Improving Financial Regulation

The Systemic Risk Council is committed to addressing regulatory and structural issues relating to systemic risk in the United States. The goal is to help ensure a financial system in which we can all have confidence.  It is essential that policymakers show leadership through a strong and coordinated rule-writing process that promotes the development of cohesive, consistent regulations and provides clear and transparent explanations of the reforms in a way that is understandable to the general public.

The SRC has called on the Financial Stability Oversight Council to:

  • Expedite determination and designation of all systemically important nonbank financial institutions (SIFIs) and rules for capital requirements, resolution planning, examination and data collection to avoid a repeat of the 2008 financial crisis where risk-taking in the “shadow sector” caused widespread damage to the financial system.
  • Activate a fully functioning OFR data collection and analytics system, including the integration of data collected by individual FSOC agencies.
  • Expedite analysis and resolution of the challenges in applying the Volcker Rule with the goal of simplifying the regulation, while maintaining appropriate market making and risk management activity.
  • Complete consistent rule-makings for greater oversight and transparency in the OTC derivatives market, including centralized clearing of and use of execution facilities for standardized contracts, robust margining and capital requirements, position limits, and other measures necessary to address harmful speculation and systemic contagion, including the credit derivatives markets.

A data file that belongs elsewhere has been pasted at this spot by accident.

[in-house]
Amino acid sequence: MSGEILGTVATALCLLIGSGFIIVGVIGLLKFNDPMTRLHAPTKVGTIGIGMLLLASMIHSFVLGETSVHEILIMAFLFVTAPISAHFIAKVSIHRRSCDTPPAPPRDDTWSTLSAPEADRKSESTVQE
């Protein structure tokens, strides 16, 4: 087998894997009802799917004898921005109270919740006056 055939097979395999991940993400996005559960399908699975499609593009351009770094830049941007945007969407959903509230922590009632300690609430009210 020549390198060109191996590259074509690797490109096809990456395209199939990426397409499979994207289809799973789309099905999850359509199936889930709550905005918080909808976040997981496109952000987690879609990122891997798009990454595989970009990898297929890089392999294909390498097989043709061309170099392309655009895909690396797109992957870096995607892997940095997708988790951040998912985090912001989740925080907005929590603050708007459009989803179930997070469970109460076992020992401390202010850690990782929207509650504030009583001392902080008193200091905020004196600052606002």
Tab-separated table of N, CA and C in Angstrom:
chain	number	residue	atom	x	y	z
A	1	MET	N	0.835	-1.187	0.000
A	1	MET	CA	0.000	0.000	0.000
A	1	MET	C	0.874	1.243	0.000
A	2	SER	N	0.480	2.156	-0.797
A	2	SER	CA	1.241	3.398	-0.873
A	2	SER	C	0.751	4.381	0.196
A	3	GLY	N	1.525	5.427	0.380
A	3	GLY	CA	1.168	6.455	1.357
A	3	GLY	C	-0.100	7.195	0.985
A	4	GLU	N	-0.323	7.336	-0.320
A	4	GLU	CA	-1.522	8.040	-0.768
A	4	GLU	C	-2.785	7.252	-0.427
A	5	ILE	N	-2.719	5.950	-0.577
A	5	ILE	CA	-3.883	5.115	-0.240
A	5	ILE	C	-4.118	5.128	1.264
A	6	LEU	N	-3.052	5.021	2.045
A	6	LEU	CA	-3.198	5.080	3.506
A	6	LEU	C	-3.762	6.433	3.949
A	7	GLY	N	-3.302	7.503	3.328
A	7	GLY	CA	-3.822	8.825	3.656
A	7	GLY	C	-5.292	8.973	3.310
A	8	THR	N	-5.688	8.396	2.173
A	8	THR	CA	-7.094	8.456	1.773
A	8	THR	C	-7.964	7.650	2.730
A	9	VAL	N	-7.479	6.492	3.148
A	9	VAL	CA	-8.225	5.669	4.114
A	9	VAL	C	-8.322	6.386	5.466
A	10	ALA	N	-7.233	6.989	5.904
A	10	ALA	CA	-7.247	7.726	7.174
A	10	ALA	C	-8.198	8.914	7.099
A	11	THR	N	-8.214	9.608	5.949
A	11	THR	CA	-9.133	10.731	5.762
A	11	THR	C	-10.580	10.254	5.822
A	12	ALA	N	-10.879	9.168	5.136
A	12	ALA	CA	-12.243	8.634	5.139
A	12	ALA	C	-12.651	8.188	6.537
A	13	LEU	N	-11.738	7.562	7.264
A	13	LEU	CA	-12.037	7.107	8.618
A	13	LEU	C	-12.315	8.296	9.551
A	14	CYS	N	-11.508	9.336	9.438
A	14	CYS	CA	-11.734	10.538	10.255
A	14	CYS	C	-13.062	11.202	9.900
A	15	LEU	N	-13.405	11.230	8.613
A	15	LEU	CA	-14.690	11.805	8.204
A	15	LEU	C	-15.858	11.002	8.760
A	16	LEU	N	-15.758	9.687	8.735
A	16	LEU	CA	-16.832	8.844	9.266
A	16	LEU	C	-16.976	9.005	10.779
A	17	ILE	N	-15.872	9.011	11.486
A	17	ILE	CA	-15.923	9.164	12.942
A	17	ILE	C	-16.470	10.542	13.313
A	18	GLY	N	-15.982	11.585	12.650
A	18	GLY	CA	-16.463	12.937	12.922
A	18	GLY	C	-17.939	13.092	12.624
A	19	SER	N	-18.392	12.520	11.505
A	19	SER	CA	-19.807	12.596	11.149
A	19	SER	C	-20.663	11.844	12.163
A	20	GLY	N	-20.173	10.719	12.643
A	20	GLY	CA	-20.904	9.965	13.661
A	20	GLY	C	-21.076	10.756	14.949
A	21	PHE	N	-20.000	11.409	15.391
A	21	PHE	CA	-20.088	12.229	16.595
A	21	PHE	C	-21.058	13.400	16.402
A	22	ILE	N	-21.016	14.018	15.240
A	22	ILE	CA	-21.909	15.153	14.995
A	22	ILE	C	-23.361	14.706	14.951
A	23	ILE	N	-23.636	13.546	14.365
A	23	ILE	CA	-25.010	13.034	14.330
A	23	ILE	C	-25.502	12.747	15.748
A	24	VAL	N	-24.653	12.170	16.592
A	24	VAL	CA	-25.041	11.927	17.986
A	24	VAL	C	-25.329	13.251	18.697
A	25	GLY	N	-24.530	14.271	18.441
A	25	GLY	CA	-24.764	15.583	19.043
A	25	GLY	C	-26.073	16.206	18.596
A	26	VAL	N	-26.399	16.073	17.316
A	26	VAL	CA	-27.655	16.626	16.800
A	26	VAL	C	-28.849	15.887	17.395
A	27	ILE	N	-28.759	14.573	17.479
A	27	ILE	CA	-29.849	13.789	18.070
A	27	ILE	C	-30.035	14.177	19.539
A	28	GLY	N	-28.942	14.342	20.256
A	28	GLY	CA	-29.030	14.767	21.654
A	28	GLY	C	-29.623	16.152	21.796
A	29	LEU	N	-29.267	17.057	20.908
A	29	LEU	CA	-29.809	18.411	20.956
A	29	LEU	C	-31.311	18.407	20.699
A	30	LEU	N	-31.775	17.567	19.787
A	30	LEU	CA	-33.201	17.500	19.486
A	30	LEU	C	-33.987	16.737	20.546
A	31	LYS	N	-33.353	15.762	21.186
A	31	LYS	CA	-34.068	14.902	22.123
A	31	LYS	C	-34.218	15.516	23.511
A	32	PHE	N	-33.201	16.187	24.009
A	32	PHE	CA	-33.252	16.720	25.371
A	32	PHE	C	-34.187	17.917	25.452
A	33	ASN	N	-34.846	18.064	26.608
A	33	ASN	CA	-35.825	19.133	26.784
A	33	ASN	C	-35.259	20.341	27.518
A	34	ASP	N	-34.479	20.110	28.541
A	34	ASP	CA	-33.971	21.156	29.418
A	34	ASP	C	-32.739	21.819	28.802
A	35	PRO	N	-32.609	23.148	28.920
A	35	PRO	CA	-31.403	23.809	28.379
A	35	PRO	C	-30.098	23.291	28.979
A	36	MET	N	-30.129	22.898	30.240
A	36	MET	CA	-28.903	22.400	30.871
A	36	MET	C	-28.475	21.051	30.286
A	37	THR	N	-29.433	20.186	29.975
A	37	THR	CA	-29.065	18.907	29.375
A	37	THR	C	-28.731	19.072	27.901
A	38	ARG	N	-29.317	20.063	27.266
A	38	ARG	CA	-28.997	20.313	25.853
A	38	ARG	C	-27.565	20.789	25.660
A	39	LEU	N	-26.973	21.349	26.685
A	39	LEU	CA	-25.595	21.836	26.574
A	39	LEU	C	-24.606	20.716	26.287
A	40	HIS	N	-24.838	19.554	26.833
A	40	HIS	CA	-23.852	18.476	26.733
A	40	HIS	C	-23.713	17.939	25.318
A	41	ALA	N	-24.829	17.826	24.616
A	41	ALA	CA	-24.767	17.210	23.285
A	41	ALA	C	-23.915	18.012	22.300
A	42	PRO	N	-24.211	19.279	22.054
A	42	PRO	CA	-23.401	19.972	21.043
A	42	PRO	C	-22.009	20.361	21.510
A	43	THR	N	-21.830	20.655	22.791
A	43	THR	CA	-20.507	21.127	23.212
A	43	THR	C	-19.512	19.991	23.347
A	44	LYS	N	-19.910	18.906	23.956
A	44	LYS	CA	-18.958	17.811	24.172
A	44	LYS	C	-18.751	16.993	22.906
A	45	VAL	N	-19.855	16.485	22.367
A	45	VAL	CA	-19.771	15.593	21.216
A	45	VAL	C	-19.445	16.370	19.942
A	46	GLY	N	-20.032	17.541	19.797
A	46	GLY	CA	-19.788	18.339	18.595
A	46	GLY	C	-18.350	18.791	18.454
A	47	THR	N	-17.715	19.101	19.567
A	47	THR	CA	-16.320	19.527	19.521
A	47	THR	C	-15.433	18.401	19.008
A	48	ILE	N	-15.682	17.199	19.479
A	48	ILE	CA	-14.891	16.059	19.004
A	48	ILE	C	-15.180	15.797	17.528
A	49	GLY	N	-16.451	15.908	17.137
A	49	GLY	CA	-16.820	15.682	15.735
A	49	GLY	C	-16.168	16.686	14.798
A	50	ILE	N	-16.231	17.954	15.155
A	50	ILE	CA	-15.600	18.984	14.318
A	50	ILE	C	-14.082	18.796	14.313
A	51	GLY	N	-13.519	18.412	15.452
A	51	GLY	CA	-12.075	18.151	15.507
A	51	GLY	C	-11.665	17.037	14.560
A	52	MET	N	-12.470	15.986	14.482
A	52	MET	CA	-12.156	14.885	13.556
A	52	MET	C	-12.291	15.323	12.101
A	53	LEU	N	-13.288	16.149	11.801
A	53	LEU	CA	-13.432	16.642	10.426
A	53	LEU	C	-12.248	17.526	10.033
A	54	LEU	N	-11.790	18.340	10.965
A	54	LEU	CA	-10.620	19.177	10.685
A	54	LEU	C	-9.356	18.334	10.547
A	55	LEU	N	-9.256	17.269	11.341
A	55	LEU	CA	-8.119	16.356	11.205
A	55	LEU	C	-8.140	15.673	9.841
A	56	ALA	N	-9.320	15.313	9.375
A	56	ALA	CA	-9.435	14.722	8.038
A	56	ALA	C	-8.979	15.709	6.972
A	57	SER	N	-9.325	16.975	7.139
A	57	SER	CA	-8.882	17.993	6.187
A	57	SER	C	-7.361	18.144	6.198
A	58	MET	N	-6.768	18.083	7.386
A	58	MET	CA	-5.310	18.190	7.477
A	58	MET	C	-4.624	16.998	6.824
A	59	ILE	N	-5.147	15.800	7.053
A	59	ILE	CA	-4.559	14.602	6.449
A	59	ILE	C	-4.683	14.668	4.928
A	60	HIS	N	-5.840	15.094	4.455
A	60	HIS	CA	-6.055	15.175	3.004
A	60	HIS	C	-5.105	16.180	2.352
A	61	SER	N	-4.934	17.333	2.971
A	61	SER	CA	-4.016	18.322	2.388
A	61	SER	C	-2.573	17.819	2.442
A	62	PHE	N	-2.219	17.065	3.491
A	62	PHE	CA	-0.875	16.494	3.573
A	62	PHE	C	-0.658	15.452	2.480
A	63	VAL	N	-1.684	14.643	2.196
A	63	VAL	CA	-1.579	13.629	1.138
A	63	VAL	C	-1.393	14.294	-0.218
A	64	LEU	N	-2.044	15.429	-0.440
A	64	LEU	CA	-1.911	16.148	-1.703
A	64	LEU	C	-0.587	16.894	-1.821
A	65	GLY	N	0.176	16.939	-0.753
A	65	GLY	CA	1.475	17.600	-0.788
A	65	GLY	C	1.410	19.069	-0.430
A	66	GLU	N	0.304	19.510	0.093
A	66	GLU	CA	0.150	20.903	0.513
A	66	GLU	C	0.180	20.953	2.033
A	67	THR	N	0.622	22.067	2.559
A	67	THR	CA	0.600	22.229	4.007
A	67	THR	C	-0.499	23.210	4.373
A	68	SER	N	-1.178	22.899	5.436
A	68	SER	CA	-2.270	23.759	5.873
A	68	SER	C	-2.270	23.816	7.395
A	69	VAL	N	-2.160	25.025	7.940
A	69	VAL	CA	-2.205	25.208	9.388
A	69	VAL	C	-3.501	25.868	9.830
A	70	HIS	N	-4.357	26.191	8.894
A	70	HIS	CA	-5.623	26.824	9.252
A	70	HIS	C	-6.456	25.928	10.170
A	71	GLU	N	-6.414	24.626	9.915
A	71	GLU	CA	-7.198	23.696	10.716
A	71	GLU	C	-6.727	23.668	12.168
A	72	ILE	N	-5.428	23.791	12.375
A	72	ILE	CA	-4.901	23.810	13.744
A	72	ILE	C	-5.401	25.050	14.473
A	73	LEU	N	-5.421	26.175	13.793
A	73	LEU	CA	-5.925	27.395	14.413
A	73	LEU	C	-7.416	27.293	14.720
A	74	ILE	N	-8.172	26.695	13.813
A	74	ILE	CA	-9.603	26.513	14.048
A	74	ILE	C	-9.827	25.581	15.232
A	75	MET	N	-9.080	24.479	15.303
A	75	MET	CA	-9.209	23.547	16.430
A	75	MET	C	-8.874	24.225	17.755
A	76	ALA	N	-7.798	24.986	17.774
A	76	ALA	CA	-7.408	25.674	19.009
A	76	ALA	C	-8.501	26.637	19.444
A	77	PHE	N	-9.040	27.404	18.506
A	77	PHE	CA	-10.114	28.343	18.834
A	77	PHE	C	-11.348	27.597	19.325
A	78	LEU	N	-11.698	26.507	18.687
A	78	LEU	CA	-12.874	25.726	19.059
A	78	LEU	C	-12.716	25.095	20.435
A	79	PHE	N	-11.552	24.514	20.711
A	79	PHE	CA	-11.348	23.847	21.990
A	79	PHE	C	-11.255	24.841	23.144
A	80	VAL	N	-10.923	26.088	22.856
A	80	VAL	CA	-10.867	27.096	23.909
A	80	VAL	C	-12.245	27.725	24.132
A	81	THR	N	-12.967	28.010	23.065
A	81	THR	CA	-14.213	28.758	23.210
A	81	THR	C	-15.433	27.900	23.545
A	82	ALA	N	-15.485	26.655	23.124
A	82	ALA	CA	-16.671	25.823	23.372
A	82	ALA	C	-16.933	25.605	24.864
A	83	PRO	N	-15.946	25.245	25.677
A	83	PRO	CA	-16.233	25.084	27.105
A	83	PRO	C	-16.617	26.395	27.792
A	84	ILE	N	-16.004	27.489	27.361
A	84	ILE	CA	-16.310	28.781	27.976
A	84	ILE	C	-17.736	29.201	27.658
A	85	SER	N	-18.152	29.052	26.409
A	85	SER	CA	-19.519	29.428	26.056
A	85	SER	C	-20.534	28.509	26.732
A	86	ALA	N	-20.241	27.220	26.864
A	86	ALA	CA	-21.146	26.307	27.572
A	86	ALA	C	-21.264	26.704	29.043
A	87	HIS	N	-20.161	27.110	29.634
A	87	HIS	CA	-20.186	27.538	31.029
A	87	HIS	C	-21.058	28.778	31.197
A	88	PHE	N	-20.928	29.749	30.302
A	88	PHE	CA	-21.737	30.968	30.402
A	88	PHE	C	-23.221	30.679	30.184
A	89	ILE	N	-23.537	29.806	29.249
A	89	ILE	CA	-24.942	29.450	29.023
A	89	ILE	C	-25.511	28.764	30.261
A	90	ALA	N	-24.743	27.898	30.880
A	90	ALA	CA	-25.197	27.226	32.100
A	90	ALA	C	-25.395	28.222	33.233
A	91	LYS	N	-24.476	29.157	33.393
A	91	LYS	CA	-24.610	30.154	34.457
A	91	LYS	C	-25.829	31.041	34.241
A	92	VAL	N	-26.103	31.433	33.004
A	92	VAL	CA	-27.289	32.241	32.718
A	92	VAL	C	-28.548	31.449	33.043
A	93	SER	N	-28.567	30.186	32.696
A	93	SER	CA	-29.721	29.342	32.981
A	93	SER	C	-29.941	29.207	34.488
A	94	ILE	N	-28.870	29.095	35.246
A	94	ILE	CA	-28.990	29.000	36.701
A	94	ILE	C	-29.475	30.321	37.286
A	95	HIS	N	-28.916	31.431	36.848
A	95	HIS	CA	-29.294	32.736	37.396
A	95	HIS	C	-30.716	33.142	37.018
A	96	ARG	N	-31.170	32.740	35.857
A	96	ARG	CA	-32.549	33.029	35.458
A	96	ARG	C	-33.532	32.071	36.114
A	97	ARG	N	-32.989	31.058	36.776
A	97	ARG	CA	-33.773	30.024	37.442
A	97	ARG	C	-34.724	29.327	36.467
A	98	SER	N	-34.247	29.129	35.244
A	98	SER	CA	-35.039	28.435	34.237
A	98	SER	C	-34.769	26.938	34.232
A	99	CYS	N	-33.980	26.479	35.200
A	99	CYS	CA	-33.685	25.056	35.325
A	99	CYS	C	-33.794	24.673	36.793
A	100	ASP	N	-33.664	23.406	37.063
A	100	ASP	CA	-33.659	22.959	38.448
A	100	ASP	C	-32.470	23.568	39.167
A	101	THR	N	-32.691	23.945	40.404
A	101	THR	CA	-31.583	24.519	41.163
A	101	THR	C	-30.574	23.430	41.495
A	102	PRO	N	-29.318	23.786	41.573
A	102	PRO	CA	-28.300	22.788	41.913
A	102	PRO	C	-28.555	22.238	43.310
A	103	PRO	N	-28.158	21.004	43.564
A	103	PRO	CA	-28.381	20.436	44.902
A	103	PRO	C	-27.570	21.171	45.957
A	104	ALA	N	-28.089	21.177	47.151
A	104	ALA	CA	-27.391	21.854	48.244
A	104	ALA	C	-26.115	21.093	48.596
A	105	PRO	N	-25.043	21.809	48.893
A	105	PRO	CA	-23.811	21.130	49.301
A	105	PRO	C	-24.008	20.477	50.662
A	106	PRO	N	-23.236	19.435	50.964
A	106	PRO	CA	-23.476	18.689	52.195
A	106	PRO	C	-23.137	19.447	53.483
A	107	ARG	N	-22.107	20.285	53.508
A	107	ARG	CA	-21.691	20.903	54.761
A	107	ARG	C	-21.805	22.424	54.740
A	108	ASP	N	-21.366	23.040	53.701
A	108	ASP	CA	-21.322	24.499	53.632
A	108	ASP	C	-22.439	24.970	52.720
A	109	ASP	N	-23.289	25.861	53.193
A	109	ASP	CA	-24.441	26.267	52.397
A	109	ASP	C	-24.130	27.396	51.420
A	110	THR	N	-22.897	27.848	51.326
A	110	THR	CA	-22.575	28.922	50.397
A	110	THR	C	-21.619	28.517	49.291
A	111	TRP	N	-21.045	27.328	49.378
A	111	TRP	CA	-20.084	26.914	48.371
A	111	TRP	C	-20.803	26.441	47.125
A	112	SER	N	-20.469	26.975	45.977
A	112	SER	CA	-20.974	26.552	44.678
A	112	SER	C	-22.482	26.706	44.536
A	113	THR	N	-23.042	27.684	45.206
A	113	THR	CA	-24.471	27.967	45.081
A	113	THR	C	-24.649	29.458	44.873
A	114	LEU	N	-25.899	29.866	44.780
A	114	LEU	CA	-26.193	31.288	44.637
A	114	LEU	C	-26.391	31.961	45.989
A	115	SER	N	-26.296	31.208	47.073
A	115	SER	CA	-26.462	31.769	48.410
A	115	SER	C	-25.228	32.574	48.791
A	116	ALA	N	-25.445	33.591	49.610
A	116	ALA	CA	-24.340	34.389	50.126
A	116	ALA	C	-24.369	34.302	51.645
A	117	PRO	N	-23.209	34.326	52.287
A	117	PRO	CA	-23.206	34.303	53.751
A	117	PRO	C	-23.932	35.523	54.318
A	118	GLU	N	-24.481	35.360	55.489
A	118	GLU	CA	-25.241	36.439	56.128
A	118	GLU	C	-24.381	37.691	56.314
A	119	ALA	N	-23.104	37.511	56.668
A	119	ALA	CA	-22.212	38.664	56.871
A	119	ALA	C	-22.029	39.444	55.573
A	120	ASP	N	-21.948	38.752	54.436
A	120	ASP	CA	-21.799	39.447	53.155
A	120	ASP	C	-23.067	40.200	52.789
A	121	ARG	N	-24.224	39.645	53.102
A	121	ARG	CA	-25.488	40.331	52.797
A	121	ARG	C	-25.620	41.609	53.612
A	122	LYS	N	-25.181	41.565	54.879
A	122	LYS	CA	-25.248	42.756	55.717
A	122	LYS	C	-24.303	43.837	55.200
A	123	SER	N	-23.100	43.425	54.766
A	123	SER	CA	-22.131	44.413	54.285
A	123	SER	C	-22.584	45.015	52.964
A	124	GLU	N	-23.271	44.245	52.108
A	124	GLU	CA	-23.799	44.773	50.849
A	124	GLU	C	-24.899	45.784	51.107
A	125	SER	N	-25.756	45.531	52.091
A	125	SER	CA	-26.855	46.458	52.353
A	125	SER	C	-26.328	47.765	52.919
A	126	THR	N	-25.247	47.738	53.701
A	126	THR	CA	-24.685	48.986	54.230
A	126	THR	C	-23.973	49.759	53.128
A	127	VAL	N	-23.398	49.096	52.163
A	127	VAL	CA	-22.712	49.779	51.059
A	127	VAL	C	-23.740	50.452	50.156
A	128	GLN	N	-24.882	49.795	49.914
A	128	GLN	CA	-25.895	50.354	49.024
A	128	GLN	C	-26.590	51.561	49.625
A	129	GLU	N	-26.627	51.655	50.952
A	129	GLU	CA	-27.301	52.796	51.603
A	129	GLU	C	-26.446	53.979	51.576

• Focus on the need for international coordination of prudential and functional regulators, including the sharing of data, to ensure that global policymakers are aware of growing threats to financial stability.

The SRC has also released a statement calling for prompt, full and fair funding for the Securities & Exchange Commission (SEC) and the Commodity Futures Trading Commission (CFTC).

The SEC and CFTC have long been the nation’s two primary defenders of honest and fair markets in securities and futures.  In addition, the two agencies have been given critical new responsibilities under the Dodd-Frank Act for regulating the enormous and previously unregulated over-the-counter derivatives market, which has been estimated to exceed $300 trillion in notional amount in the United States and about $650 trillion worldwide. They cannot carry out these responsibilities without substantial increases in funding. These agencies, however, have been plagued by uncertain, and often frozen, budgets.  Freezing these agencies’ budgets, even temporarily, effectively hamstrings them and hinders their ability to reduce systemic risks which threaten the stability of the financial system and the economy. Congress should act promptly to provide the SEC and the CFTC with the increases in funding needed to police Wall Street and protect the financial system.